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New section added – “What’s that?”

Posted in EQUIPMENT, MISCELLANEOUS on May 16th, 2006 by M M

I don’t write a review or feature every single item I have/use – not enough time, inclination or incentive. But often, visitors will notice something in photos on the site that’s not mentioned in that section, and ask ‘Dude, what’s that?’. I also modify or tinker with gear, and people will write and ask me “How did you mod that?”. So, I’ve created this section to help answer some of those questions which are asked most freqently, and share to add any tips I might discover.

Suspenders slipping off shoulders

5/16/05 – I designed the HSGI HSLD suspenders along with Gene from High Speed Gear, Inc., and while they work well, I don’t have square shoulders, and I know others have encountered the same issue before with suspender straps slipping off shoulders if the strap tension is relieved or during movement. As they come, the X in the back where the two straps cross are held together by a black plastic triangle. Since everyone has different shoulder widths or heights, Gene could not ‘fix’ the location of the X, hence the triangle which allows the straps to slide and adjust. However, the tendency is for the X to end up low in the back, and the straps end up wide apart at the top. The solution is to figure out where you want that X to end up (usually a bit higher in the back), have someone mark it for you, and sew it in place. This is easily done by hand. The triangle can be installed back over it if desired. Another thing I found helpful was to put some squiggles of hot glue on the inside of the strap where it goes over my shoulder. The rubbery squiggles provide more grip on the shoulder and helps prevent it from slipping. Shoe goo would work, or any other rubbery-type glue.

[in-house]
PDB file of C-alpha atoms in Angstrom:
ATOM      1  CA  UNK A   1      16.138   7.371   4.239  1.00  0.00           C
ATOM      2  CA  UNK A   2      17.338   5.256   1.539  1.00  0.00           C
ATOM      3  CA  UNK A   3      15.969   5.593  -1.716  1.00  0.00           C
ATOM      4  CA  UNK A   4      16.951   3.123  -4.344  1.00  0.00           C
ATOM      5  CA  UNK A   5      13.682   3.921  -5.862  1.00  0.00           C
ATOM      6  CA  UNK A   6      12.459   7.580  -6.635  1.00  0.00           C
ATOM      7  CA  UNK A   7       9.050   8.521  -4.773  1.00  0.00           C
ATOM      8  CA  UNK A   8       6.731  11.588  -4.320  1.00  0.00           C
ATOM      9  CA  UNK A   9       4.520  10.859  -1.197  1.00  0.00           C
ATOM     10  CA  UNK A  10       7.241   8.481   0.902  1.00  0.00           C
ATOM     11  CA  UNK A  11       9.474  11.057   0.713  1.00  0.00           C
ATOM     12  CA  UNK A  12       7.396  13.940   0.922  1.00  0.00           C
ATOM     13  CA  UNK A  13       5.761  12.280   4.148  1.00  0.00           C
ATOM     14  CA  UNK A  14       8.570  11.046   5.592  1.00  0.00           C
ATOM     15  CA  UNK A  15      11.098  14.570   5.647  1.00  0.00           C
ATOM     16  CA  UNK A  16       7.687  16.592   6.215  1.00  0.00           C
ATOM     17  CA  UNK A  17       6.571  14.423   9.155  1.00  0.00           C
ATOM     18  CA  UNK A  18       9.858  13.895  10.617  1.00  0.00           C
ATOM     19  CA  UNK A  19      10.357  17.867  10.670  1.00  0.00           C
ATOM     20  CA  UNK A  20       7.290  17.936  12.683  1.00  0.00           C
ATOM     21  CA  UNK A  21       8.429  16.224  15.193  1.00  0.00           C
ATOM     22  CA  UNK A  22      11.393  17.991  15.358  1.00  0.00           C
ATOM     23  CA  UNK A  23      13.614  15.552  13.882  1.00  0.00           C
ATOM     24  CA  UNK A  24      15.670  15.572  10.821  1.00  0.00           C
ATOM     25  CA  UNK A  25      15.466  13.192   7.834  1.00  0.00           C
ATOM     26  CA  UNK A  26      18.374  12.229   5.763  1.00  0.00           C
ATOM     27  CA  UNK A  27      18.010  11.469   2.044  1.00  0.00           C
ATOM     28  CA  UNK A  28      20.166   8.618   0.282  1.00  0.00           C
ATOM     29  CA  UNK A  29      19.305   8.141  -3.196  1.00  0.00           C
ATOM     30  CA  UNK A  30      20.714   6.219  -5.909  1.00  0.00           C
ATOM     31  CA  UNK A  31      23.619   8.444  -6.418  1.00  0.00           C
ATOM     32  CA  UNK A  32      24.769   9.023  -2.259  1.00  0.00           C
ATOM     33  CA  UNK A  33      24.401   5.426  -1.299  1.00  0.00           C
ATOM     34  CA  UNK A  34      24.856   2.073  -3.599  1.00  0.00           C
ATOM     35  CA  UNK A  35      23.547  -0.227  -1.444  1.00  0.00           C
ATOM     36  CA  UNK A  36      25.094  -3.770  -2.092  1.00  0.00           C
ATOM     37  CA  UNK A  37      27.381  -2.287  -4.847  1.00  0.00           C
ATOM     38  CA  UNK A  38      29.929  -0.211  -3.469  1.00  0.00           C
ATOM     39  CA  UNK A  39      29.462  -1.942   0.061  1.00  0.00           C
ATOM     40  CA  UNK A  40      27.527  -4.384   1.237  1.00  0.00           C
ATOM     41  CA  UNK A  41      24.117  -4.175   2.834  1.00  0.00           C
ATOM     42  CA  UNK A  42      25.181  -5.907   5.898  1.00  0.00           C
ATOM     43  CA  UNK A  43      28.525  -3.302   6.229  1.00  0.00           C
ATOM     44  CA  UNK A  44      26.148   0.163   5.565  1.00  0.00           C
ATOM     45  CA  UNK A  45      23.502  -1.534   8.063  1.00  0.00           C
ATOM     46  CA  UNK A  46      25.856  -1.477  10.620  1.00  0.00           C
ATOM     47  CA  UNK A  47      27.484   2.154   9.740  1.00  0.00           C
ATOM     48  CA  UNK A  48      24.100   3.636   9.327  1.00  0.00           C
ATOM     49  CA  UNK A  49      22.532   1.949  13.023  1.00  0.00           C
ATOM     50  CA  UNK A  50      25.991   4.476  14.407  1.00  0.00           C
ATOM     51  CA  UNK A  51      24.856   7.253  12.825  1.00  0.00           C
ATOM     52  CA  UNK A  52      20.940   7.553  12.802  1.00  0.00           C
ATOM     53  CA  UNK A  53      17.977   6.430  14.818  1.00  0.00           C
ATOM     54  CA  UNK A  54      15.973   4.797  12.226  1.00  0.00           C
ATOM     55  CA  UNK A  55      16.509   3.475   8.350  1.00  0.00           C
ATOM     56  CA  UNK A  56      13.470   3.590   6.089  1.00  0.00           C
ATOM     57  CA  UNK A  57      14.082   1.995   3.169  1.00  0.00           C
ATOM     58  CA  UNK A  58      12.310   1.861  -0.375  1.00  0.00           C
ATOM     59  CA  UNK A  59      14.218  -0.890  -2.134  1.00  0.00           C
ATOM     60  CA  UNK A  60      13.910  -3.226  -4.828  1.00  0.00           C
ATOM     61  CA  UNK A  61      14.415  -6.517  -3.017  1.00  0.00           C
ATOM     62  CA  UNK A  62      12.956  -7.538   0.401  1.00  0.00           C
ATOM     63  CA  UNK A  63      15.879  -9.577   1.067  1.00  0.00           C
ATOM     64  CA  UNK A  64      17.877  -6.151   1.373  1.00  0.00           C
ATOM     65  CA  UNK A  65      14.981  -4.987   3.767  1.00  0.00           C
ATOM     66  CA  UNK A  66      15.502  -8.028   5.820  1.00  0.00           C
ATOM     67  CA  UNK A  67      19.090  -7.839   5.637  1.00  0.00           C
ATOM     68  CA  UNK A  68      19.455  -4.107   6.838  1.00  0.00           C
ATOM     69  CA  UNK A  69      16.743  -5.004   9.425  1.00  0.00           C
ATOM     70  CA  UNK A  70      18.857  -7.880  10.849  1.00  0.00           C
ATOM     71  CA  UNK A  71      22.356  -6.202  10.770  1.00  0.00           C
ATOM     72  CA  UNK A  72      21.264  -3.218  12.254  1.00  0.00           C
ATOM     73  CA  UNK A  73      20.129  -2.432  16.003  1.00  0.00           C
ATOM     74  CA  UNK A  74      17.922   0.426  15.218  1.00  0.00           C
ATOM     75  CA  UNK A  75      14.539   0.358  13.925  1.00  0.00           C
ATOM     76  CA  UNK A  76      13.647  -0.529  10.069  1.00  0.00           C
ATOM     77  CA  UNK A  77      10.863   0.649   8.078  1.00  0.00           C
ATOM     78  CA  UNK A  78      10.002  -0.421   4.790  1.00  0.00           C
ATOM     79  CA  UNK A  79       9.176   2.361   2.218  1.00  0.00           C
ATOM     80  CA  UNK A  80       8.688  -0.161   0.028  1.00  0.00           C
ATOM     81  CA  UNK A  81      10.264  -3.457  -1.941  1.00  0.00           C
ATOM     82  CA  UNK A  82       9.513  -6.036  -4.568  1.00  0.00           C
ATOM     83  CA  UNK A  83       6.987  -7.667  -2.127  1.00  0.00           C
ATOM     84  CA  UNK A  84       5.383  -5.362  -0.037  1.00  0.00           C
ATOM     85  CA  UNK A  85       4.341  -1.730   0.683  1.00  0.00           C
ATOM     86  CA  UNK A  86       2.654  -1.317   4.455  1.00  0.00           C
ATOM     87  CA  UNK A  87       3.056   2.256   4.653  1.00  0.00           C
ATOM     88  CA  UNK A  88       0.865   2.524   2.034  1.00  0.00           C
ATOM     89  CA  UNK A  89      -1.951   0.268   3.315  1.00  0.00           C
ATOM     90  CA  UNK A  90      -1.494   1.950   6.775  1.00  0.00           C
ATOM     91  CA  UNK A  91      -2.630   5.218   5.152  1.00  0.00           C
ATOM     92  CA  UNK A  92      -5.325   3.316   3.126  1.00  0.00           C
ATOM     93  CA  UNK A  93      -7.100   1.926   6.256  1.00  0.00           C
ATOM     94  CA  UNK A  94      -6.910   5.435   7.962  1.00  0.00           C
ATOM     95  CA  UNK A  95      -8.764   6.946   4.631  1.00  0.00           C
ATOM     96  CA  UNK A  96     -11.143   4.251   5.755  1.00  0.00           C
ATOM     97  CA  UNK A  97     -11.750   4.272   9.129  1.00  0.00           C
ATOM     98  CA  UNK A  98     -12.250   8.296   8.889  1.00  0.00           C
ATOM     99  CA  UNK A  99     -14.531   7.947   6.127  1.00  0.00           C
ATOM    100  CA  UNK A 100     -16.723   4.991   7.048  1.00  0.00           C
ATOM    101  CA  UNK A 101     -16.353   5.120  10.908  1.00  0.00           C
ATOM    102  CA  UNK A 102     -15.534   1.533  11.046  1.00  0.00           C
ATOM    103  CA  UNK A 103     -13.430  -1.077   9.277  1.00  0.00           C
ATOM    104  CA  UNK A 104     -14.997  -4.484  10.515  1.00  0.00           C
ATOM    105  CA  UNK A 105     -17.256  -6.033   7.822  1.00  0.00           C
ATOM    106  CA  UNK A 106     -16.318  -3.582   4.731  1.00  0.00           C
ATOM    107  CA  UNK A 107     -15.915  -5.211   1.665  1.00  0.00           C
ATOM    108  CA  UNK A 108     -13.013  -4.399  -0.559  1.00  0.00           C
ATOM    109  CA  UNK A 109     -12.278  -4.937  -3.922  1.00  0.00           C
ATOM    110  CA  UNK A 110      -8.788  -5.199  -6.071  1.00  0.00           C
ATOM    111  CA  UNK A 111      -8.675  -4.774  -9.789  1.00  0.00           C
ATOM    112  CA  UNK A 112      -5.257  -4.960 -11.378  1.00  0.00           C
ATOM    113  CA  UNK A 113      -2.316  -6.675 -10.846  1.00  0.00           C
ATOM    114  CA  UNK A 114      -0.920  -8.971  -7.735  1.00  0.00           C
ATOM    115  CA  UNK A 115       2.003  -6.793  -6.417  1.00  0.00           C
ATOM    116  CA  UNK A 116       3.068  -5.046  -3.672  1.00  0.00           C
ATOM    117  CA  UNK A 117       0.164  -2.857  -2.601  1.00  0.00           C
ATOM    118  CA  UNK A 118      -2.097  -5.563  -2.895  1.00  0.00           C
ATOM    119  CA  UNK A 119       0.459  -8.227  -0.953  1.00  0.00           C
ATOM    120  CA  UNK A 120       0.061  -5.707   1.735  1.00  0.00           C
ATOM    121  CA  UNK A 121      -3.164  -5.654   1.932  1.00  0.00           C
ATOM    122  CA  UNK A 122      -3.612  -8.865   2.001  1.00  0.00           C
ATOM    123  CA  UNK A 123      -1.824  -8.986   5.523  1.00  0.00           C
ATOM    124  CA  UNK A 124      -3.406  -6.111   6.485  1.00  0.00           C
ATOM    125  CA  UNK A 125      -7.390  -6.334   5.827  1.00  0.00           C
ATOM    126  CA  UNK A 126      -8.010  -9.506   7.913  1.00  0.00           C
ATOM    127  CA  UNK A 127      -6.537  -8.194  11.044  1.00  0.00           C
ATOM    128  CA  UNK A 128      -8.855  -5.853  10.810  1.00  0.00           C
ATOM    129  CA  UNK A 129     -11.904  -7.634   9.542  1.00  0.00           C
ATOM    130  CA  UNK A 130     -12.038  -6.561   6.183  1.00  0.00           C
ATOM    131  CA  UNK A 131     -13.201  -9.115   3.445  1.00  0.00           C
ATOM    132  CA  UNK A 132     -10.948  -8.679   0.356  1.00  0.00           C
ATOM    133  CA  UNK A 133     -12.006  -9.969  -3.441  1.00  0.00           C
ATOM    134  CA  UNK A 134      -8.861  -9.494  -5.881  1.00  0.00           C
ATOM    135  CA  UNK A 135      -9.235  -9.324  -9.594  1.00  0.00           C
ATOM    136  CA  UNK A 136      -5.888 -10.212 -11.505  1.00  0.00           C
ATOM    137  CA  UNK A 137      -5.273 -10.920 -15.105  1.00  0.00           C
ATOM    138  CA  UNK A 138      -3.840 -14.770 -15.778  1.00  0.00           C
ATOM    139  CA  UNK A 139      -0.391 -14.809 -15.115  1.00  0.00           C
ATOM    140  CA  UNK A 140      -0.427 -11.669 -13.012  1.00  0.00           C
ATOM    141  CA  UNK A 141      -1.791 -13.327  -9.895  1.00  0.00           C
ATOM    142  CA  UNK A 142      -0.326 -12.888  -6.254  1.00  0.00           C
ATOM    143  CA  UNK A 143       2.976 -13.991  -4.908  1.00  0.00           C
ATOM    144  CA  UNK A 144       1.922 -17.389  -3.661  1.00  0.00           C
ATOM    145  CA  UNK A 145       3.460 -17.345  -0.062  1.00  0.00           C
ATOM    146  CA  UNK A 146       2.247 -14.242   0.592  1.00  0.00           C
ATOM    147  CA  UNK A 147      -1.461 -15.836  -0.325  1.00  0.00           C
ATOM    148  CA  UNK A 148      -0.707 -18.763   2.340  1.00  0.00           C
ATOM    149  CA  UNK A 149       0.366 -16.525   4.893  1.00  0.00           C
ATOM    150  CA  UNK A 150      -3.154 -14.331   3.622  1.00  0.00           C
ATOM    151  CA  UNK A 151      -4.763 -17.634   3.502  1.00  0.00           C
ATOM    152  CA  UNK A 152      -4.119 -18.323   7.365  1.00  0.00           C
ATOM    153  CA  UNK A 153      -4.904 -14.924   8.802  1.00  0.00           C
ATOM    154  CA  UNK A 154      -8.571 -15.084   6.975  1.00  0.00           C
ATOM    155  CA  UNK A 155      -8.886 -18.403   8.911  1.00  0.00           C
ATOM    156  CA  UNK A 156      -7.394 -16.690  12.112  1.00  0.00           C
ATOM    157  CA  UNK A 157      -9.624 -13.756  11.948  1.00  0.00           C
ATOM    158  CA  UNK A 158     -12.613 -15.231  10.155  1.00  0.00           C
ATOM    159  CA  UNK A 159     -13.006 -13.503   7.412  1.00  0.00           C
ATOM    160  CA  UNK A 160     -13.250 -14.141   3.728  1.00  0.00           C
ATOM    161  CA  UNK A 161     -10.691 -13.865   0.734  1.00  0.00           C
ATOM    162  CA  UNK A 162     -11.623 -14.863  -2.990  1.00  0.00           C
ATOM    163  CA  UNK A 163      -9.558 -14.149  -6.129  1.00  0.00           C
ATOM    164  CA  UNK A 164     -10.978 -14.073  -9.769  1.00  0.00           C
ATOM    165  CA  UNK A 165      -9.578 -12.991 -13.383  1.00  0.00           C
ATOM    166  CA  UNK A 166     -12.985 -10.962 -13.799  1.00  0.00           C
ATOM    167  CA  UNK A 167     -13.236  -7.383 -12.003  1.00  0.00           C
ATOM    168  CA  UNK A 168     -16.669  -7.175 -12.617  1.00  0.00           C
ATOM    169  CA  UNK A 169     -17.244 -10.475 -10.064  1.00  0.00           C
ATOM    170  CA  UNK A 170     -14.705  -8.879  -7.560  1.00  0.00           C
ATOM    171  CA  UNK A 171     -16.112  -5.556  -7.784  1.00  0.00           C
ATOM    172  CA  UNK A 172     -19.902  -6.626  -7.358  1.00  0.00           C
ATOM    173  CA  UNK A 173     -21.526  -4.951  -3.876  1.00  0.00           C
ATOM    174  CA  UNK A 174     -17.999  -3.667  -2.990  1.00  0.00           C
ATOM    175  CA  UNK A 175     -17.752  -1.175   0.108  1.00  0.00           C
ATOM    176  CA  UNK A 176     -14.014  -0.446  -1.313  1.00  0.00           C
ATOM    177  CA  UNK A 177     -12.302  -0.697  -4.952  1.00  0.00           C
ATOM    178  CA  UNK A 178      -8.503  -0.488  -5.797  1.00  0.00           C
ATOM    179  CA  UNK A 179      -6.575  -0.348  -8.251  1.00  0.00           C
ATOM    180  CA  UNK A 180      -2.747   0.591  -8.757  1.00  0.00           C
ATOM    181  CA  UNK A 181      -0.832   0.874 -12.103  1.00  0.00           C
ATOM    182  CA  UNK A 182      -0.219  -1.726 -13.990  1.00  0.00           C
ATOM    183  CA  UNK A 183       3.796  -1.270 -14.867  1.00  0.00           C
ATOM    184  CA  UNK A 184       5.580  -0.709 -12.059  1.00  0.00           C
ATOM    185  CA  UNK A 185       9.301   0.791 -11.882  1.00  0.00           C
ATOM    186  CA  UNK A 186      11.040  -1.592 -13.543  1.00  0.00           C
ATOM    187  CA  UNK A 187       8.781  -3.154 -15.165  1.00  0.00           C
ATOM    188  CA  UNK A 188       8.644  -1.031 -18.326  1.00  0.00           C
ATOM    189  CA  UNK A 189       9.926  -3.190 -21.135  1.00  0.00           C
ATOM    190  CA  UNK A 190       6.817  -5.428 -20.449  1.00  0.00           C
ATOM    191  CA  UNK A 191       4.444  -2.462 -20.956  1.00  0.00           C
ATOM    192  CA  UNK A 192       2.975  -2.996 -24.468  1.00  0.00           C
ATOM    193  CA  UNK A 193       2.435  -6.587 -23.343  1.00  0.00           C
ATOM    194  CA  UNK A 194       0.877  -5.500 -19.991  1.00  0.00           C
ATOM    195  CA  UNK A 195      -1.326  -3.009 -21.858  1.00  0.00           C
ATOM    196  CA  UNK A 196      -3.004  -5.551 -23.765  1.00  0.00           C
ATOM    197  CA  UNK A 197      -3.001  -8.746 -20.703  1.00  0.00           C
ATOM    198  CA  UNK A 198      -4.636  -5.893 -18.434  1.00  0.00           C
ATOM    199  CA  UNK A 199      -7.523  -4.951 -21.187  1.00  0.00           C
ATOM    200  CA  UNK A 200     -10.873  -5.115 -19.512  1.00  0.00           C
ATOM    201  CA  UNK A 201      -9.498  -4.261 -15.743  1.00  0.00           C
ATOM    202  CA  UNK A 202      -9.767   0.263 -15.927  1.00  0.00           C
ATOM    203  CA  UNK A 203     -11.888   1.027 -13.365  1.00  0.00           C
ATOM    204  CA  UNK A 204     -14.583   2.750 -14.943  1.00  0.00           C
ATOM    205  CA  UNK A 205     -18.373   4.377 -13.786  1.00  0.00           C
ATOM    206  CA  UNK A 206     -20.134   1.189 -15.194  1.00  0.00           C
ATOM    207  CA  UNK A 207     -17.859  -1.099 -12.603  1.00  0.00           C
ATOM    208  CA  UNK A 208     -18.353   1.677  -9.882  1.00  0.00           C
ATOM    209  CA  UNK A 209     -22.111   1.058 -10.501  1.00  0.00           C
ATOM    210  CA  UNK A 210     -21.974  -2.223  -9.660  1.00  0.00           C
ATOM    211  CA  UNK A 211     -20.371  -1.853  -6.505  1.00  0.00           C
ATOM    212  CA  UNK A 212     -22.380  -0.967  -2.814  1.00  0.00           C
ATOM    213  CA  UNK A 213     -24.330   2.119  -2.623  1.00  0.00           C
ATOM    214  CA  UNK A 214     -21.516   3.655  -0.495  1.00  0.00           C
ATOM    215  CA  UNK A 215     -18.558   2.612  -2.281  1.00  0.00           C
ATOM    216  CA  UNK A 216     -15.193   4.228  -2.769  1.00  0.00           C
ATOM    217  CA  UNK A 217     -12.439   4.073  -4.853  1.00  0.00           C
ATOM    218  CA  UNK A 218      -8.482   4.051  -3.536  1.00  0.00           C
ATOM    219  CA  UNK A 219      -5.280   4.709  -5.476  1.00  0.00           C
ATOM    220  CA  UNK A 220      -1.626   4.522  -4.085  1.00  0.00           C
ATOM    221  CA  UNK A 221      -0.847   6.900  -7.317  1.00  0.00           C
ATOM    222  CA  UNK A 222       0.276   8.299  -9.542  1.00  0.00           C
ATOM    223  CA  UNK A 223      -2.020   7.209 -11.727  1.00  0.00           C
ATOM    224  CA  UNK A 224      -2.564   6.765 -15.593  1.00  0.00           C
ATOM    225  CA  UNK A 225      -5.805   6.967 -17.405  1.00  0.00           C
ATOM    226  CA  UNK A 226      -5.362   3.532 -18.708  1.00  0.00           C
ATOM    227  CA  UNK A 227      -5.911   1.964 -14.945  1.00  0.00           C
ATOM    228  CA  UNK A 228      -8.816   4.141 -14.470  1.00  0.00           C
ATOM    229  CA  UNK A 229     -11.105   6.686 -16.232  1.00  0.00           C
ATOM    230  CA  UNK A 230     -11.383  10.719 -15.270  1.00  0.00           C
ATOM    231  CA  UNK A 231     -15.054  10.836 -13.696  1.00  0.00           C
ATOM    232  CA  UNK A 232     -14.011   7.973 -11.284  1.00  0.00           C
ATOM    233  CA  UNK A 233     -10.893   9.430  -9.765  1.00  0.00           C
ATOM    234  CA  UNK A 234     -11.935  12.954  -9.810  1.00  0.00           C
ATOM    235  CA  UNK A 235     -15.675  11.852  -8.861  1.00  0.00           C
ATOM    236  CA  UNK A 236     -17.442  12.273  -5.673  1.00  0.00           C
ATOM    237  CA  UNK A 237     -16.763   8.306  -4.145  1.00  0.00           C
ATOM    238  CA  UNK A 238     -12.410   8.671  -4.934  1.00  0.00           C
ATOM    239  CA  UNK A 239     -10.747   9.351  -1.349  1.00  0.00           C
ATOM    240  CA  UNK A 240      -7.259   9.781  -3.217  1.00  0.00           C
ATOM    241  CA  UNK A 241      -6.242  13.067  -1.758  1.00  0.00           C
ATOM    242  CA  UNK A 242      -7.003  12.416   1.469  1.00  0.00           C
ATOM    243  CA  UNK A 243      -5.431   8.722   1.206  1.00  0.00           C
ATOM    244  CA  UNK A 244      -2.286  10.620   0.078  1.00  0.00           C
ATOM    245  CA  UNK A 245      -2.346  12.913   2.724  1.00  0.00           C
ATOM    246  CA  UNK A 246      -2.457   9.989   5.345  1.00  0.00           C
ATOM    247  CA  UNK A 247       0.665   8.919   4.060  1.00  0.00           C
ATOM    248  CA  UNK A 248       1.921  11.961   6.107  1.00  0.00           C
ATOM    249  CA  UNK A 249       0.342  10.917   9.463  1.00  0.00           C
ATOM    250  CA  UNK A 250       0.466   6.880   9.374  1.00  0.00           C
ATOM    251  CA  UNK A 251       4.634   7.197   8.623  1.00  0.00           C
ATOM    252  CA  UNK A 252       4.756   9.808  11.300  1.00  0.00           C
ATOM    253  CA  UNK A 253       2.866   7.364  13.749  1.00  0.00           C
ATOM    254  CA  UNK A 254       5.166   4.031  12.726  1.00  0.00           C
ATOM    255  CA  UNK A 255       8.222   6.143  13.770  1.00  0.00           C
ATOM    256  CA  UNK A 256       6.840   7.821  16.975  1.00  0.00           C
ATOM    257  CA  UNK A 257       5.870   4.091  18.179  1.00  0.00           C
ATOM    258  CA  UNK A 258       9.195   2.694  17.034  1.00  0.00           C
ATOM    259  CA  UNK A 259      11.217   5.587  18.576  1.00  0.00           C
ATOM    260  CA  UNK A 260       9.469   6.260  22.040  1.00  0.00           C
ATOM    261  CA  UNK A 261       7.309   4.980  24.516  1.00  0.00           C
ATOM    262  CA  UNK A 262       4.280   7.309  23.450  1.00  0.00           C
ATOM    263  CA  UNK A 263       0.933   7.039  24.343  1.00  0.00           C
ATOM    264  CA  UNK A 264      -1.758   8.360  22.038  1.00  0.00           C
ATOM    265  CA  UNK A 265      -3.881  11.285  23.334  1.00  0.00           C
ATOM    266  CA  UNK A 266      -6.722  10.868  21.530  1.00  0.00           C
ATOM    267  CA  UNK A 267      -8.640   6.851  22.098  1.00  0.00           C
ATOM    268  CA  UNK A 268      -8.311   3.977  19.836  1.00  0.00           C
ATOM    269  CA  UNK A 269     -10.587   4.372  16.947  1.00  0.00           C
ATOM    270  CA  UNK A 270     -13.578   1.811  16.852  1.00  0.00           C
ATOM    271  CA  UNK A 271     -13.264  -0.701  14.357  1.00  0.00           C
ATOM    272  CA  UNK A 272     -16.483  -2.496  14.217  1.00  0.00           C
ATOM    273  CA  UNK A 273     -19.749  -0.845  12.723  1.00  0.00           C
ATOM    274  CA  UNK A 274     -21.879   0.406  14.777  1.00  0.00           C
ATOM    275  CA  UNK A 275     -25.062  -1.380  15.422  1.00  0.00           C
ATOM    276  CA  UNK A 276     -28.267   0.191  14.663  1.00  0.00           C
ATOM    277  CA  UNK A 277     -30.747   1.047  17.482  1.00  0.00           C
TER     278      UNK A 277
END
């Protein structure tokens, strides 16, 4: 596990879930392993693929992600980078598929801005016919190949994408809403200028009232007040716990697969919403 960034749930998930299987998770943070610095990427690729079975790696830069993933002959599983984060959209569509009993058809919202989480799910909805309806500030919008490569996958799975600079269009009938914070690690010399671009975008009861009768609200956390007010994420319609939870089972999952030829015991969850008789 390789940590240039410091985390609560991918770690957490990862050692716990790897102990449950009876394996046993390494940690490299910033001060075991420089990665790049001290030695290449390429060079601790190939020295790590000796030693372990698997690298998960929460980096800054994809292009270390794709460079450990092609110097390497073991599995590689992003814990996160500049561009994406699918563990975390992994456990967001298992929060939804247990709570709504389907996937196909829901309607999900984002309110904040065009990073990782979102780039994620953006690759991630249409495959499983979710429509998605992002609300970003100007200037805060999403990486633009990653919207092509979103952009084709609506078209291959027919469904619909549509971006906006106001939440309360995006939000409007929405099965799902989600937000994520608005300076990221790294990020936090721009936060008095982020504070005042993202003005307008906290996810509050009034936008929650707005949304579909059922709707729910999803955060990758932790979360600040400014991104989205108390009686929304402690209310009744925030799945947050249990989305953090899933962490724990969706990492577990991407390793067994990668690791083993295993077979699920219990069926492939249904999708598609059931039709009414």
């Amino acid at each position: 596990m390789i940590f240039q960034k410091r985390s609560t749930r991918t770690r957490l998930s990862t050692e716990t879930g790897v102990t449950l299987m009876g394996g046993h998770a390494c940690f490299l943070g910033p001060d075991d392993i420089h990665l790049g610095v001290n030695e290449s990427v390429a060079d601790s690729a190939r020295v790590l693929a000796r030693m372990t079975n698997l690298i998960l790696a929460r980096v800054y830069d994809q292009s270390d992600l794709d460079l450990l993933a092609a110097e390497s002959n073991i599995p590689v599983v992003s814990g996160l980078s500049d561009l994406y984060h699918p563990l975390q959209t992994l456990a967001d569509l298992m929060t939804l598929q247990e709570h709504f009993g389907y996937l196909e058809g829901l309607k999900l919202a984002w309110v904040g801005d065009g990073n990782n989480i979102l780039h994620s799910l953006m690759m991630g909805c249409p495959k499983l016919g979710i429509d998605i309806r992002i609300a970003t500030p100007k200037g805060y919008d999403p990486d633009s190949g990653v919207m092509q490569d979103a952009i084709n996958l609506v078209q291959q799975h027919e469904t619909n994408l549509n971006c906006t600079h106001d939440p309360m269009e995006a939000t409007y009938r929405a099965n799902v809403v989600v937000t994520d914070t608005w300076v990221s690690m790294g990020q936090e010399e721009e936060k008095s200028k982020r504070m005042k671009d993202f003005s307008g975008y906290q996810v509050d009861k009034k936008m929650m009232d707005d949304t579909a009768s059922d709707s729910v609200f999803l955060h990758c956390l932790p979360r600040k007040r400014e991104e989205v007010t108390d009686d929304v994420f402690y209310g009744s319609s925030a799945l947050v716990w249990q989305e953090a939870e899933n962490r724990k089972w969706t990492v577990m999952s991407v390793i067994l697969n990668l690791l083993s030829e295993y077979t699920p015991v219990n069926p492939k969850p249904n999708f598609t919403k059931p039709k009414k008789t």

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TLR-1 and X200 comparison

Posted in WEAPONS on May 15th, 2006 by M M

Streamlight’s TLR-1 debuted just before the SHOT show 2006 and was seen in quite a few booths mounted on railed pistols. Sized a bit smaller than their M3 series, but slightly larger than SureFire’s X200, its retail price is less than half that of the X200, making it very attractive to those who wanted an X200-type LED light, but balked at the price. I won’t bother with the technical specs of the TLR-1; you can read them on the Streamlight website here. I’ll just go over some general features that might help people make up their minds about which one to get – X200 or TLR-1?

The TLR-1 is slightly heavier, and as I mentioned before, slightly larger than the X200. Some vendors had mentioned that it’d fit holsters meant for the X200, but I found this to be not the case. The TLR-1 will not fit my Safariland 6004 meant for the X200. It’ll fit rigid holsters sized for the M3, and soft nylon ones meant for railed pistols. That kind of pissed me off because I was hoping to use it in my 6004. Now, I can’t, and I’m not going to buy another holster just to fit it.